• Director, Advanced Services, Global Network Services


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      What’s New in Debian 10 Buster


      Introduction

      The Debian operating system’s most recent stable release, version 10 (Buster), was published on July 6, 2019, and will be supported until 2022. Long term support may be provided through 2024 as part of the Debian LTS Project.

      This guide is a brief overview of the new features and significant changes to Debian since the previous release. It focuses mainly on changes that will affect users running Debian in a typical server environment. It synthesizes information from the official Debian 10 release notes, the Debian 10 release blog post, kernelnewbies.org, and other sources.

      Summary of Changes and Major Package Versions

      Generally, Debian stable releases contain very few surprises or major changes. This remains the case with Debian 10. Beyond a few networking and security changes — which we will cover in subsequent sections — most updates are small modifications to the base system and new versions of available software packages.

      The following list summarizes a select list of Debian 10 software updates. The versions that shipped in Debian 9 are included in ( ) parentheses:

      System

      Web Servers

      Programming Languages

      • Go 1.11 (from 1.7)
      • Node.js 10.15.2 (from 4.8.2)
      • PHP 7.3 (from 7.0)
      • Python 3.7.2 (from 3.5.3)
      • Ruby 2.5 (from 2.3)
      • Rust 1.34 (from 1.24)

      Databases

      The following sections explain some of the more extensive changes to Debian 10.

      Linux Kernel 4.19

      The Linux kernel has been updated to version 4.19. This is a long-term support kernel that was released on October 22, 2018 and will be supported until December of 2020. For more information on the different types of Linux kernel releases, take a look at the official Linux kernel release and support schedule.

      Some new features and updates that were released between kernels 4.9 and 4.19 include:

      • Virtual GPU support, which enables GPU hardware to be shared between multiple virtual machines instead of being passed-through directly to one. (4.10)
      • Performance improvements for large-scale SSD-based swap. (4.11)
      • Improved in-kernel TLS acceleration. (4.13)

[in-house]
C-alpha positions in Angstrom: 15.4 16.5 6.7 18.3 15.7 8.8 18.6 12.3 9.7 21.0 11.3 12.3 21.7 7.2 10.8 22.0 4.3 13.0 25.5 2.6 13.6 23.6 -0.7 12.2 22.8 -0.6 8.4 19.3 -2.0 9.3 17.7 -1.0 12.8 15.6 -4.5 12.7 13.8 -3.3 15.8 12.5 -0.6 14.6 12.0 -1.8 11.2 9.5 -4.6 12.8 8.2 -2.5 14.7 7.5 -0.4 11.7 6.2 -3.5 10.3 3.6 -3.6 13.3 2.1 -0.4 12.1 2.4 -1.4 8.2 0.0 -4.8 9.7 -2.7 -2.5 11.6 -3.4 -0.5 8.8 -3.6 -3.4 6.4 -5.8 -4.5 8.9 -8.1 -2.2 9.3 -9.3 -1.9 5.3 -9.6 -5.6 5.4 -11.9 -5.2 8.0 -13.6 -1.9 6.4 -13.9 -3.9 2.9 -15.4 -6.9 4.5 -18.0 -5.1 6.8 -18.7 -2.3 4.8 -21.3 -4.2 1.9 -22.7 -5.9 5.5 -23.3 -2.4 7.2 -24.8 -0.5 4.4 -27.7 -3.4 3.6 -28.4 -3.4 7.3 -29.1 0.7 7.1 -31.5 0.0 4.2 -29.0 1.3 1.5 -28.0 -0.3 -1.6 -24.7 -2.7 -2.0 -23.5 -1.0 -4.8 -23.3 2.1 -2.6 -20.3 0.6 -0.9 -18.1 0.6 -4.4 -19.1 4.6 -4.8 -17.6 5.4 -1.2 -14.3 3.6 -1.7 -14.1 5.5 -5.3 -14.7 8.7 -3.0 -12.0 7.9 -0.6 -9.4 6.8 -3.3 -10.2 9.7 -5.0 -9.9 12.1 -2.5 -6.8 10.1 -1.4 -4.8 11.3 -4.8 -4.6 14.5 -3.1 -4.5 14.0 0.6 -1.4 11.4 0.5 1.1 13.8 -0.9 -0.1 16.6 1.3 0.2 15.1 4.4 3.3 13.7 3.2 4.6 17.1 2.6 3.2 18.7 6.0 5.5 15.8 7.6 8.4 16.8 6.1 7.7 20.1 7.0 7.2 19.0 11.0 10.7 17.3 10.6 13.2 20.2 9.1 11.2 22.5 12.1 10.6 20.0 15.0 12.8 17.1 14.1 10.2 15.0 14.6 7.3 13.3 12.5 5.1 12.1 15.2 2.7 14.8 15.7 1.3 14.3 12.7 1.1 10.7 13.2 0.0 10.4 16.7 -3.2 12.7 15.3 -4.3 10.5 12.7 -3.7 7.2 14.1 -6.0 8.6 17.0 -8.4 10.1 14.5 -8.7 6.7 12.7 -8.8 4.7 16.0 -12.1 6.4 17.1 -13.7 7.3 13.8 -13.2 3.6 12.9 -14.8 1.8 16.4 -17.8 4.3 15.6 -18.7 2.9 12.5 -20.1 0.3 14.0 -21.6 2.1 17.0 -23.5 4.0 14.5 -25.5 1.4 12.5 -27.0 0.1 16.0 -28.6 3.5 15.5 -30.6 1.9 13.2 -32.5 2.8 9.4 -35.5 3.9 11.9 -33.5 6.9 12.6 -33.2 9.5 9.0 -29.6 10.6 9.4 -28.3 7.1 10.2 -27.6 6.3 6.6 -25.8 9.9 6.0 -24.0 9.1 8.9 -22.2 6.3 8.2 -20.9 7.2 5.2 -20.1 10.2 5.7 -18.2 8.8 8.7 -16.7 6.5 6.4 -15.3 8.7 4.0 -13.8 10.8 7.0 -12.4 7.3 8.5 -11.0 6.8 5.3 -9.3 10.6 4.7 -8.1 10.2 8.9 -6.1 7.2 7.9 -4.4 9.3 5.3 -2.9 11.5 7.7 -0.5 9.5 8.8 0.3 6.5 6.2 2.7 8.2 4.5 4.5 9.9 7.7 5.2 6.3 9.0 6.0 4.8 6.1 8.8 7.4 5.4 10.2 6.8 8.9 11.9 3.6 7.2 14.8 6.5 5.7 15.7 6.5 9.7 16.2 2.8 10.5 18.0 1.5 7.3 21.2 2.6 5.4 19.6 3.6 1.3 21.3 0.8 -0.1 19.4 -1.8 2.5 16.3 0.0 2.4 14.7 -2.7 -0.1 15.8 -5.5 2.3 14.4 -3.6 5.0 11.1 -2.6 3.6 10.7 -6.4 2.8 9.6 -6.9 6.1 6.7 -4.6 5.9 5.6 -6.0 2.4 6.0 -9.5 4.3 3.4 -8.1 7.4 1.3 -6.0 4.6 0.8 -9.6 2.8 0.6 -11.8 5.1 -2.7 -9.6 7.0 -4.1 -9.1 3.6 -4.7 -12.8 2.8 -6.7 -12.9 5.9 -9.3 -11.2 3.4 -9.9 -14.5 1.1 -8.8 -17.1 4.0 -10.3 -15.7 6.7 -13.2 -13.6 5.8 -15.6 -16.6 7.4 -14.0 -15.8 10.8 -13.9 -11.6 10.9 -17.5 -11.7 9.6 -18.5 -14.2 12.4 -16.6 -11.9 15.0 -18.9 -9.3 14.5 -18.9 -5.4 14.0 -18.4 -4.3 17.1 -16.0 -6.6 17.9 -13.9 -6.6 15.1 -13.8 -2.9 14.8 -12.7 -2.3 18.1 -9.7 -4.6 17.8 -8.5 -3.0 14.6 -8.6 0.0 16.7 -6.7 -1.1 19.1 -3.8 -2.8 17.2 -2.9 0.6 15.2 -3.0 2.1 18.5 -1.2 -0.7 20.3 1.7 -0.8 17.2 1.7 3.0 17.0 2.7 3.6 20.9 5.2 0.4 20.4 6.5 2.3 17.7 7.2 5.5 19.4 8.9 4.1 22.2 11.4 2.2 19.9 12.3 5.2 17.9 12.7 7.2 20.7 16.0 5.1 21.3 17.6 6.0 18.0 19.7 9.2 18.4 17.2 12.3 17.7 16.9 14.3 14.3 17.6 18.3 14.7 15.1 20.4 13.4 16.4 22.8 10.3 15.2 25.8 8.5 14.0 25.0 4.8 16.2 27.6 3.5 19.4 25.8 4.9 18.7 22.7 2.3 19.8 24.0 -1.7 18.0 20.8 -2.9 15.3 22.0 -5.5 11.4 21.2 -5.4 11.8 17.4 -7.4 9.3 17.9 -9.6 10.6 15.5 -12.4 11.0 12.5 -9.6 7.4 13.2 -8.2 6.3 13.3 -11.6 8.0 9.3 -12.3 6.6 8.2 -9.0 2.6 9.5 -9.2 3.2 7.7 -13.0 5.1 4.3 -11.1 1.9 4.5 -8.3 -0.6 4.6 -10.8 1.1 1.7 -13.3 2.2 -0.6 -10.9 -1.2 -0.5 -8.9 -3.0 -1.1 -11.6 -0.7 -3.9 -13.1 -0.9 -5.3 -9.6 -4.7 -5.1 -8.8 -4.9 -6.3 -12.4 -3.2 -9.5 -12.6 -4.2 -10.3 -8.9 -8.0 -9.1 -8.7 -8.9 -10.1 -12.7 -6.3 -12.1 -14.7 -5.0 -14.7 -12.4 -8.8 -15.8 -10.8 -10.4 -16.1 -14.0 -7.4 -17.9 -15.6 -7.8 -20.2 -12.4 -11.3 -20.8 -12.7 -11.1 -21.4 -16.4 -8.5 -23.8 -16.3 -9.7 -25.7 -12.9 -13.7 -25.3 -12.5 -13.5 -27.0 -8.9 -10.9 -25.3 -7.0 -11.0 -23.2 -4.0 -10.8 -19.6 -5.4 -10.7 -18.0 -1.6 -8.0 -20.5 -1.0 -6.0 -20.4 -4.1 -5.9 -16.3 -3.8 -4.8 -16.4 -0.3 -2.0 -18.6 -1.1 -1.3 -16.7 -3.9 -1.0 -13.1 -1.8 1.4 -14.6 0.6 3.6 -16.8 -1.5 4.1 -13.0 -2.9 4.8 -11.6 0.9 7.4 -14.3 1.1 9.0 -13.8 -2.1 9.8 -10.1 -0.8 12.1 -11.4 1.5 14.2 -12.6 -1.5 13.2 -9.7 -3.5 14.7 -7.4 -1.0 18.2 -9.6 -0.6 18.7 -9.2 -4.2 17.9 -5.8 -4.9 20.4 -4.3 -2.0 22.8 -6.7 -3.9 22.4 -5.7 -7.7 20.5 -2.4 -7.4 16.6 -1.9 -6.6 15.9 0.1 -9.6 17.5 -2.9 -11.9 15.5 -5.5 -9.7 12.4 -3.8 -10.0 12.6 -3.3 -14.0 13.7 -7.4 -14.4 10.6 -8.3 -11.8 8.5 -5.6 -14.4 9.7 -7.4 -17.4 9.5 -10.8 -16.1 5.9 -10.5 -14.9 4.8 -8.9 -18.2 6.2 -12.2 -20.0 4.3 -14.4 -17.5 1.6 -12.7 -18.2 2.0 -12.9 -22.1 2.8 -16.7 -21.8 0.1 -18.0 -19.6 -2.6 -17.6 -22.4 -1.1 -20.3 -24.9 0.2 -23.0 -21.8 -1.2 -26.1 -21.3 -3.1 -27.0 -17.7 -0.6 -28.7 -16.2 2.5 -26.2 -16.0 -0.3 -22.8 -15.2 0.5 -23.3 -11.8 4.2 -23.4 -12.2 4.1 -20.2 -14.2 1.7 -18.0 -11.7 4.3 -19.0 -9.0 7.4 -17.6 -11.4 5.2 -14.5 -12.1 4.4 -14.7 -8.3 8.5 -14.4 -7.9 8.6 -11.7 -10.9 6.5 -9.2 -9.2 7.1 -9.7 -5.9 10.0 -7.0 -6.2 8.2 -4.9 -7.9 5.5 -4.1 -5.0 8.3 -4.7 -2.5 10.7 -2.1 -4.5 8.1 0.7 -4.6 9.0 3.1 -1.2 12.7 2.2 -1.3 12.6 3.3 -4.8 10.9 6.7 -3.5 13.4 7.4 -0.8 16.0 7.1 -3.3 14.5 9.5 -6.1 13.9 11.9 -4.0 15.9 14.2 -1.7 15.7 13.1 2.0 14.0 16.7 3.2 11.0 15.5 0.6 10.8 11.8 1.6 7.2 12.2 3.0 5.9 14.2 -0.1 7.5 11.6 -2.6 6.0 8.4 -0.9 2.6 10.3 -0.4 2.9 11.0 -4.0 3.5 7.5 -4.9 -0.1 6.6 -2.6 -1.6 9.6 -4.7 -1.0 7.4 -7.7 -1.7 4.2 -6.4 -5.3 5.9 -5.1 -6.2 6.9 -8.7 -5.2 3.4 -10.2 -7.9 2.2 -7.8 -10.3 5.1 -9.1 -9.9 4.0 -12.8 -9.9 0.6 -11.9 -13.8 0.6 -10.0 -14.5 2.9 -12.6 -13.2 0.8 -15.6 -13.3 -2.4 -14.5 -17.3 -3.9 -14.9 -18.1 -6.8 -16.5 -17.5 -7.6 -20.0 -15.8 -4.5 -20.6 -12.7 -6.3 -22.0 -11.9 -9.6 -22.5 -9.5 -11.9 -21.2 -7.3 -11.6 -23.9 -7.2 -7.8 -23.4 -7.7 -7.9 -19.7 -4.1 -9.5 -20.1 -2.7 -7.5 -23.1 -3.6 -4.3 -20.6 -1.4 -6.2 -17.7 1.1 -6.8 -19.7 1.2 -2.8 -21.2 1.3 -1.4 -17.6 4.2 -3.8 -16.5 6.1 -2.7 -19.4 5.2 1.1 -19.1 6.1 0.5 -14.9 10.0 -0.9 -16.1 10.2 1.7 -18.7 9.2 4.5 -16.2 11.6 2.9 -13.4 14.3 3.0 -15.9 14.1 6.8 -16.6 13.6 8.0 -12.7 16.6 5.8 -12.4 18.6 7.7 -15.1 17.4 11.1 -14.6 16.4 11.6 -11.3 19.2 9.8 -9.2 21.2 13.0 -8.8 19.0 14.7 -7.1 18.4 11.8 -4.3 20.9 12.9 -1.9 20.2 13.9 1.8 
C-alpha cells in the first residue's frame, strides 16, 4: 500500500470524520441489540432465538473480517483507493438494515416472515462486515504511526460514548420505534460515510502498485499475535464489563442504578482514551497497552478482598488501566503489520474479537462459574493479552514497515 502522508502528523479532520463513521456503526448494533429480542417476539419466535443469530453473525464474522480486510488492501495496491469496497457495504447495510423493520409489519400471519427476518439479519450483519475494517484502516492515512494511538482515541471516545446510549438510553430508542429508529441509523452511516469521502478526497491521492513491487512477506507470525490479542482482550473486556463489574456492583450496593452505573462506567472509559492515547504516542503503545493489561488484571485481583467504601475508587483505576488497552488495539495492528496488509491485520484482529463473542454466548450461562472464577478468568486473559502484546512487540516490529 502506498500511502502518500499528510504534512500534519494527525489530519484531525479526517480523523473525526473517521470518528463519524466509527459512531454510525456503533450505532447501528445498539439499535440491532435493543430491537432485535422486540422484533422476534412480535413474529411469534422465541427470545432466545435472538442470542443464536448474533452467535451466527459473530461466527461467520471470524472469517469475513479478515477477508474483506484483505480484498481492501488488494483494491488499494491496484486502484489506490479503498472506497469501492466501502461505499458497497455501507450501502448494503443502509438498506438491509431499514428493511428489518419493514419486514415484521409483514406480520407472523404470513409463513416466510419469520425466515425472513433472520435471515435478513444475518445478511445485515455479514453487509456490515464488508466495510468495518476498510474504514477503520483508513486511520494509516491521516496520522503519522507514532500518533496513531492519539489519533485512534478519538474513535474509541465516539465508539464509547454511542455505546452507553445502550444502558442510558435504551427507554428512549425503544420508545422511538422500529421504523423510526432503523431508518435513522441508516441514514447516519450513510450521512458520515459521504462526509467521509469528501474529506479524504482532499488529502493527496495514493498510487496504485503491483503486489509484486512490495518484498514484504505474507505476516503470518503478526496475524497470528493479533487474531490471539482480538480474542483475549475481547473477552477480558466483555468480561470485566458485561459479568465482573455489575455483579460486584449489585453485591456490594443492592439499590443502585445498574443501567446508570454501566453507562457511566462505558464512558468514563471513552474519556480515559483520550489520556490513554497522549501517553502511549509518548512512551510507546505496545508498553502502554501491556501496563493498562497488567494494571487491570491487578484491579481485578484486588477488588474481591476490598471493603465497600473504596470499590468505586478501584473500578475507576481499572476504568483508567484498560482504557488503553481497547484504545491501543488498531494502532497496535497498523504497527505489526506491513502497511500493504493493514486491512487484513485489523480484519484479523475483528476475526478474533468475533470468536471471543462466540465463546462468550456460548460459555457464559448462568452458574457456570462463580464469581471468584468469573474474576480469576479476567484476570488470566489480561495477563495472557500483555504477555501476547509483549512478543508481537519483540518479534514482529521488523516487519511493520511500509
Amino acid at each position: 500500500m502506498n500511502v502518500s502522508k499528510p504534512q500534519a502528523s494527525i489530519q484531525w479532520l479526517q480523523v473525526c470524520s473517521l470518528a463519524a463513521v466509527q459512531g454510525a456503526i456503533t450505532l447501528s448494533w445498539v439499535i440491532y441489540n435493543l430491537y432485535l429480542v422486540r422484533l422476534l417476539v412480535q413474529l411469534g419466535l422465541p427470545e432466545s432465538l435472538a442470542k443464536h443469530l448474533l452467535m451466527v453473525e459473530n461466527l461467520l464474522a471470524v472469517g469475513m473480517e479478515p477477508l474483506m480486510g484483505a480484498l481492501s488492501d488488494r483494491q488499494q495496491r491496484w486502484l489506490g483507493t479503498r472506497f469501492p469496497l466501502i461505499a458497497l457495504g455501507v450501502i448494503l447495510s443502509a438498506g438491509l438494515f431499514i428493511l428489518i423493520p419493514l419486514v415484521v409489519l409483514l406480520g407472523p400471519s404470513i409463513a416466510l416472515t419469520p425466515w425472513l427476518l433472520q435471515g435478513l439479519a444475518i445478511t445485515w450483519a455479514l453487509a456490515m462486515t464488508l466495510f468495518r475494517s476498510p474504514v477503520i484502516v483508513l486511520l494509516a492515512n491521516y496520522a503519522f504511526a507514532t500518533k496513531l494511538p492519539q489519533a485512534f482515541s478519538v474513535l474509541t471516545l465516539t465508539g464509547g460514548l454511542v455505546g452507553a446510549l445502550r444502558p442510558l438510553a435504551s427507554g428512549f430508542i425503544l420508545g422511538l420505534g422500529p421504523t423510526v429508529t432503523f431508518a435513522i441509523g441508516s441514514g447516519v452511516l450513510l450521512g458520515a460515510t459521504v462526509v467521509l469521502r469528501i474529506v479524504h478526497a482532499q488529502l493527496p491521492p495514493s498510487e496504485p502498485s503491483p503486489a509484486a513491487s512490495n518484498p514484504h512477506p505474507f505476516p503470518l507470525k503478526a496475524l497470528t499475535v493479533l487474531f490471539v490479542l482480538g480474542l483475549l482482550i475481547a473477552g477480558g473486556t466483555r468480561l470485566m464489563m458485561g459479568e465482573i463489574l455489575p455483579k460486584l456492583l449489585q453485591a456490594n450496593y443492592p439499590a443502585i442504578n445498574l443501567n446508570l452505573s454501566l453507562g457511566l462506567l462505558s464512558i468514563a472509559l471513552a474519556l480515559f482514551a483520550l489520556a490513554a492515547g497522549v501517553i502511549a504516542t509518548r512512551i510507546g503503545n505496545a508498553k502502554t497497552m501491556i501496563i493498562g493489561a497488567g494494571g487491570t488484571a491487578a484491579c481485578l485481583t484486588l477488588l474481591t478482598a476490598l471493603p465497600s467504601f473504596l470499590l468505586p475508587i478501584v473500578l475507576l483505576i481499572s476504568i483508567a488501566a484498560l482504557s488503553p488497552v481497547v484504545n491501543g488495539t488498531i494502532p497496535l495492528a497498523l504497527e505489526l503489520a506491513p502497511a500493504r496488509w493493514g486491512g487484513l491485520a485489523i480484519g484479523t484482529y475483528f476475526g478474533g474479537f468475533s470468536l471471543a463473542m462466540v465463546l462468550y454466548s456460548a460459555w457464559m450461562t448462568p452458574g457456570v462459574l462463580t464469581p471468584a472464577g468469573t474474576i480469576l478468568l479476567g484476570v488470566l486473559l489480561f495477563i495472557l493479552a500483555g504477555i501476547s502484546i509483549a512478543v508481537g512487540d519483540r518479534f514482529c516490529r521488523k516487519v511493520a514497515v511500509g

• Improvements to the Ext4 filesystem, including support for billions of directory entries, and extended attributes that can be up to 64k in size. (4.13)
      • Support for 4 petabytes of physical memory, up from 64 terabytes. (4.14)
      • Meltdown and Spectre vulnerability updates, along with other CPU vulnerability patches. (4.15)
      • Support for using cgroups to set I/O latency targets for block devices. (4.19)

      For more information on Linux kernel updates, kernelnewbies.org maintains a detailed and beginner-friendly changelog summary for each release.

      AppArmor Enabled by Default

      AppArmor is an access control system that focuses on limiting the resources an application can use. It is supplemental to more traditional user-based access control mechanisms.

      AppArmor works by loading application profiles into the kernel, and then using those profiles to enforce limits on capabilities such as file reads and writes, networking access, mounts, and raw socket access.

      Debian 10 ships with AppArmor enabled and some default profiles for common applications such as Apache, Bash, Python, and PHP. More profiles can be installed via the apparmor-profiles-extra package.

      See the AppArmor documentation for more information, including guidelines on how to write your own AppArmor application profiles.

      nftables Replaces iptables for Packet Filtering

      In Debian Buster the iptables subsystem is replaced by nftables, a newer packet filtering system with improved syntax, streamlined ipv4/ipv6 support, and built-in support for data sets such as dictionaries and maps. You can read a more detailed list of differences on the nftables wiki.

      Compatibility with existing iptables scripts is provided by the iptables-nft command. The nftables wiki also has advice on transitioning from iptables to nftables.

      Apt supports https repositories by default in Debian 10. Users no longer need to install additional packages before using https-based package repos.

      Additionally, unattended-upgrades — the system Debian uses to perform automatic updates from the security repository — now also supports automating point-release upgrades from any repo. These upgrades are usually small bug fixes and security updates.

      Conclusion

      While this guide is not exhaustive, you should now have a general idea of the major changes and new features in Debian 10 Buster. Please refer to the official Debian 10 release notes for more information.